Testarossa Ferrari didn’t so much climb into her boyfriend Ahmad’s huge Roman bath as trip opening the door and fall face first into it. The soap got in her eyes, but she heard splashing from the far end, and made her way over toward the sound.
“I got shot with a tranquilizer dart,” she said. “I shot myself in the foot, technically. Then Annie brought me back here and knocked me out with something. And I’m all woozy, but I wanted to see you, but now I have soap in my eyes, so I can’t see anything.”
‘But,” she continued, “I heard you splashing.” She went over to Ahmad, and kissed him hard on the mouth. “Soft. You must have just shaved.” She kissed him again, running her hands up Ahmad’s hairy chest. However, there was no hair there. Only two shapely, soapy breasts.
“Oh, shit, Ahmad! Did Annie do something to you?” ‘Rossa finally wiped the soap from her eyes, and found herself staring at the rather stunned faces of The Princess of Lichtenstein, The Baroness von Heidelberg, and Jane. Jane still had soap on her face from where ‘Rossa had kissed her.
“You’re not Ahmad,” ‘Rossa observed, “So why are you in his bath?”
“Um, this is our bath. You’re in our hotel room, ‘Rossa: Room من ستة وسبعين at the Casablanca Inn and Spa.
“This isn’t Casablanca Arms Condidmen, no, wait. Comedidum. No, wait–”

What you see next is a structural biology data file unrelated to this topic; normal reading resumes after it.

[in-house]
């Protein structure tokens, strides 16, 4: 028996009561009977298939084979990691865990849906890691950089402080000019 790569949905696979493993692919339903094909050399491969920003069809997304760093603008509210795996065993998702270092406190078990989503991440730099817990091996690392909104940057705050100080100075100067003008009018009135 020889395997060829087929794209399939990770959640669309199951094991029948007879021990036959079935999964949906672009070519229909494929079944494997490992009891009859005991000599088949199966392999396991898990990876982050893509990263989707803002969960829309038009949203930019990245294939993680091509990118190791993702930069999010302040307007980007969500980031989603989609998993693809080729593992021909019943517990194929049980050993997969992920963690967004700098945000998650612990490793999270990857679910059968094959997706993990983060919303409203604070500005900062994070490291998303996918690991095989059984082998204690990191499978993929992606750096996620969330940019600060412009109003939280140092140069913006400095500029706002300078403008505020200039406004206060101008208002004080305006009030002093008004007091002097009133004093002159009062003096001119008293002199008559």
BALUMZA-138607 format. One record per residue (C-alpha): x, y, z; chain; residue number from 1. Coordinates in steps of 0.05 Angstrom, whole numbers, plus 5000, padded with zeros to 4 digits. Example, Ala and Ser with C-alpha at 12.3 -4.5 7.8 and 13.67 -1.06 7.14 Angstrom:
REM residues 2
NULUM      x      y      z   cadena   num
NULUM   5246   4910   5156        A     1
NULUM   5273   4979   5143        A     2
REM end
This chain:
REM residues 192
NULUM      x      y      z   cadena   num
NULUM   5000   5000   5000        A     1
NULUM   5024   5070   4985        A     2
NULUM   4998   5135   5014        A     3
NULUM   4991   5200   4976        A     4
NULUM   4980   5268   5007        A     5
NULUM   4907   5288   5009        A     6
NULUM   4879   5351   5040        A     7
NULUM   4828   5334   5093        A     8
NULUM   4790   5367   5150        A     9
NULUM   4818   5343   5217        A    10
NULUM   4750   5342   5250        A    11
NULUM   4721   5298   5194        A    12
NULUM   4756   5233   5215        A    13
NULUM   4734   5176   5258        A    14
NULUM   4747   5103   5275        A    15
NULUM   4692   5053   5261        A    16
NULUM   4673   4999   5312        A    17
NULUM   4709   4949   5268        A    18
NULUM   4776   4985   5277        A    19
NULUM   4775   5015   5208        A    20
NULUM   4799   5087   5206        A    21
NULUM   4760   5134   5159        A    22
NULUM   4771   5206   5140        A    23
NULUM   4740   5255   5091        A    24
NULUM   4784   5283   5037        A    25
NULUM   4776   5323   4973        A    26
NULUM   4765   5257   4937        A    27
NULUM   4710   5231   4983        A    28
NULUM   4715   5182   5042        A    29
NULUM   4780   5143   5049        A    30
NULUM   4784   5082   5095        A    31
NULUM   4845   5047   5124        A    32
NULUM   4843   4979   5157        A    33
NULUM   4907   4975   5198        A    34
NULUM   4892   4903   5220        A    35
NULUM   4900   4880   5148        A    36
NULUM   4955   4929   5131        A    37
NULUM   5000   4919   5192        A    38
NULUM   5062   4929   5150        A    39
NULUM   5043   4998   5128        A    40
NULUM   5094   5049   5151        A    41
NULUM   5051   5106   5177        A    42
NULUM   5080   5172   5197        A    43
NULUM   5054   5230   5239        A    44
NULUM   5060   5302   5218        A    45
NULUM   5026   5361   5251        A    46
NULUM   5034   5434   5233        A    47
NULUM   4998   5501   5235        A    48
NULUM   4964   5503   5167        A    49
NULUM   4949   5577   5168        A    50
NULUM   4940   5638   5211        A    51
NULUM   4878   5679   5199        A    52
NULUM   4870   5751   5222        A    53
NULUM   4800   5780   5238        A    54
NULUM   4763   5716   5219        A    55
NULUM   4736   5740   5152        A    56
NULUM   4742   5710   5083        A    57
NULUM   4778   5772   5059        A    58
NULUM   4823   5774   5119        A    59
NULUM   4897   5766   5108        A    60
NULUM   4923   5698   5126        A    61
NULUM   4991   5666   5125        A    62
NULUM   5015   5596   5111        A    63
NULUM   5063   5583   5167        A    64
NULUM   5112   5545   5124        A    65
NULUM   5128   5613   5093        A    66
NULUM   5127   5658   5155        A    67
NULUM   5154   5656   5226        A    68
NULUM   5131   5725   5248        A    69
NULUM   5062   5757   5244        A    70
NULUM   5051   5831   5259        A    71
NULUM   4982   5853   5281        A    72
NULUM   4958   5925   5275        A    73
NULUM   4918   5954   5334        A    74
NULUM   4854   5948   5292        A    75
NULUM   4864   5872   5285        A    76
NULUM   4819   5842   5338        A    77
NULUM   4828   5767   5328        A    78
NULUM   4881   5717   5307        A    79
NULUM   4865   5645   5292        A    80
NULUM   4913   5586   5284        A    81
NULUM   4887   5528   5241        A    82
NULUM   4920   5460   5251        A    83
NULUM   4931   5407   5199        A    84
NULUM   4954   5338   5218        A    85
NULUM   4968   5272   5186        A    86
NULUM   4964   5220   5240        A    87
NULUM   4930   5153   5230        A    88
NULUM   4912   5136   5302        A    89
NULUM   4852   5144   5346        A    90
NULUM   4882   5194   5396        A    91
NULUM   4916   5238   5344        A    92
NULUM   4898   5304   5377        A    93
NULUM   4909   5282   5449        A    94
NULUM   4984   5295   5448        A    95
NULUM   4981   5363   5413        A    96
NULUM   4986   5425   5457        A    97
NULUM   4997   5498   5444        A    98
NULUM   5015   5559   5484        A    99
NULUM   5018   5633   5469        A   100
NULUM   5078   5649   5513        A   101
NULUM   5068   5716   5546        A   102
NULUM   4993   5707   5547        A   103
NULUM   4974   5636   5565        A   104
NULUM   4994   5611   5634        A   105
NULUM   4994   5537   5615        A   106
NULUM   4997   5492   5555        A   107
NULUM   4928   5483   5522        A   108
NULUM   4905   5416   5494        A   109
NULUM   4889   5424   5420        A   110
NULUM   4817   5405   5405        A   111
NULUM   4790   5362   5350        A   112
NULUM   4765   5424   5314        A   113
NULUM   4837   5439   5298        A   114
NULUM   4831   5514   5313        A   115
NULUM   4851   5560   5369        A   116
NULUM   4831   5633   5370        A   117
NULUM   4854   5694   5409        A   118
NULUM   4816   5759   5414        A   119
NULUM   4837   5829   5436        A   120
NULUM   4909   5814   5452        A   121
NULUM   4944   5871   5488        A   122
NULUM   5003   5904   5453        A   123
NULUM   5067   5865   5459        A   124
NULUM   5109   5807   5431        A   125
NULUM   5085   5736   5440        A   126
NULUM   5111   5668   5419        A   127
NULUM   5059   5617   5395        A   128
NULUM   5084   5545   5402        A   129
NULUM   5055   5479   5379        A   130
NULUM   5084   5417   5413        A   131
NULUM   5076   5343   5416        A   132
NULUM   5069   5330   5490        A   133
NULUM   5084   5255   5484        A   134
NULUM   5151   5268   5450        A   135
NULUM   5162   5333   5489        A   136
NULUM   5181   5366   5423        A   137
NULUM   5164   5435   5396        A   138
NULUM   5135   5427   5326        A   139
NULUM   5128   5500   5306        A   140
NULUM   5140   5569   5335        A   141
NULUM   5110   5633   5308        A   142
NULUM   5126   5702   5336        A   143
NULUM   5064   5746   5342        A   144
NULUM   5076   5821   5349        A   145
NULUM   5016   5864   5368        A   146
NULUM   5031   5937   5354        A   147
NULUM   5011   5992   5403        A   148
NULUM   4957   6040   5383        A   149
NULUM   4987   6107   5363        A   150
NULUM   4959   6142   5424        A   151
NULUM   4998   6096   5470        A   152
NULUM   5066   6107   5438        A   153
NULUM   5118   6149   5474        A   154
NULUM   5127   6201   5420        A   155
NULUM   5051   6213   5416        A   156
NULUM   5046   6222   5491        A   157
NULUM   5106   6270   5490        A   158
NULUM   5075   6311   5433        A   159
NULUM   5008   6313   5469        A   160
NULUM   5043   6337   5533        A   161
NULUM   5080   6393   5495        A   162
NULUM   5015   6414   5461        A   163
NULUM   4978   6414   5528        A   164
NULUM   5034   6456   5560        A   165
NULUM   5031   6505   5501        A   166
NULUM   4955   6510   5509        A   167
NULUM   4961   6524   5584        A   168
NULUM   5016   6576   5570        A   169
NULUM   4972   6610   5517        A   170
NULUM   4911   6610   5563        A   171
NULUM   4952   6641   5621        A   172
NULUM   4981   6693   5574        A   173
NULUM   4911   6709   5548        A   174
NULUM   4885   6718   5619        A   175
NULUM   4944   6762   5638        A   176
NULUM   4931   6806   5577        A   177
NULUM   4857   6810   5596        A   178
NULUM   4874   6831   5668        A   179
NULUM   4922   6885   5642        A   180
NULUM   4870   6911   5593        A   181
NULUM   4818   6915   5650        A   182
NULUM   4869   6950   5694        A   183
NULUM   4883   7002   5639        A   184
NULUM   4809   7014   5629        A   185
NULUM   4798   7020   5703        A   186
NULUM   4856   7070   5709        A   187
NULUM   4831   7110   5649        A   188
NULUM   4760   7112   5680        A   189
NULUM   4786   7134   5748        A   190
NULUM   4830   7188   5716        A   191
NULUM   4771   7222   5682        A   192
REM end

“Condominium?” Jane offered helpfully.
“Yes! That’s it.” ‘Rossa smiled. She stood up and looked around the room, then down at the two women.
“You know,” she whispered conspiratorially. “You’re both naked.”
“We’re taking a bath, so of course we are,” the Princess replied. “And as wet as you are, you can see everything through your silks.”
“Uh-oh. That’s not good,” she looked down. “Yeah, boobies and hoo-hoo muffin.”
“Since you’re already wet, you could just join us in the bath. Hang your silks up to dry, and even borrow a robe if necessary.”
“Then we’d be naked in the tub.”
“Because we’re taking a bath “
“Oh,” ‘Rossa looked forlorn.
“What’s wrong,” asked Jane.
“You want me to take a bath with you.”
“I was hoping for a three-way with two women. Annie won’t play that way, and the little Swedish girl hates me, but I’ve always kinda wanted to be with two–
“The Baroness of Heidlberg Anastasia, the Princess of Lichtenstein,” shut ‘Rossa up with a deep kiss, while Jane unwound what little silk was left.
And they shared a bath. And all of their backs got scrubbed repeatedly. And this author never employs euphemism.
“’Rossa, your silks are trashed. There’s a robe over there on the hook. You can borrow it and wear it home,” Jane offered.
“Can I wear it to Ahmad’s instead?”
“Sure. You can wear it anyplace you want.”
“Whew,” said ‘Rossa. “Okay. Thank you. Ahmad works at The Blue Parrot, but that’s my dad’s place, so I’ll see you at Rick’s tonight. I hear there will be awkwardness and subtruge. ‘Bye!” ‘Rossa left.
“What the fuck?”
“Subterfuge,” Jane translated from ‘Rossa-speak.
“Oh, okay,” replied the Princess. “Now—“she smiled lasciviously—“We might have enough time that I could get my back washed againn!”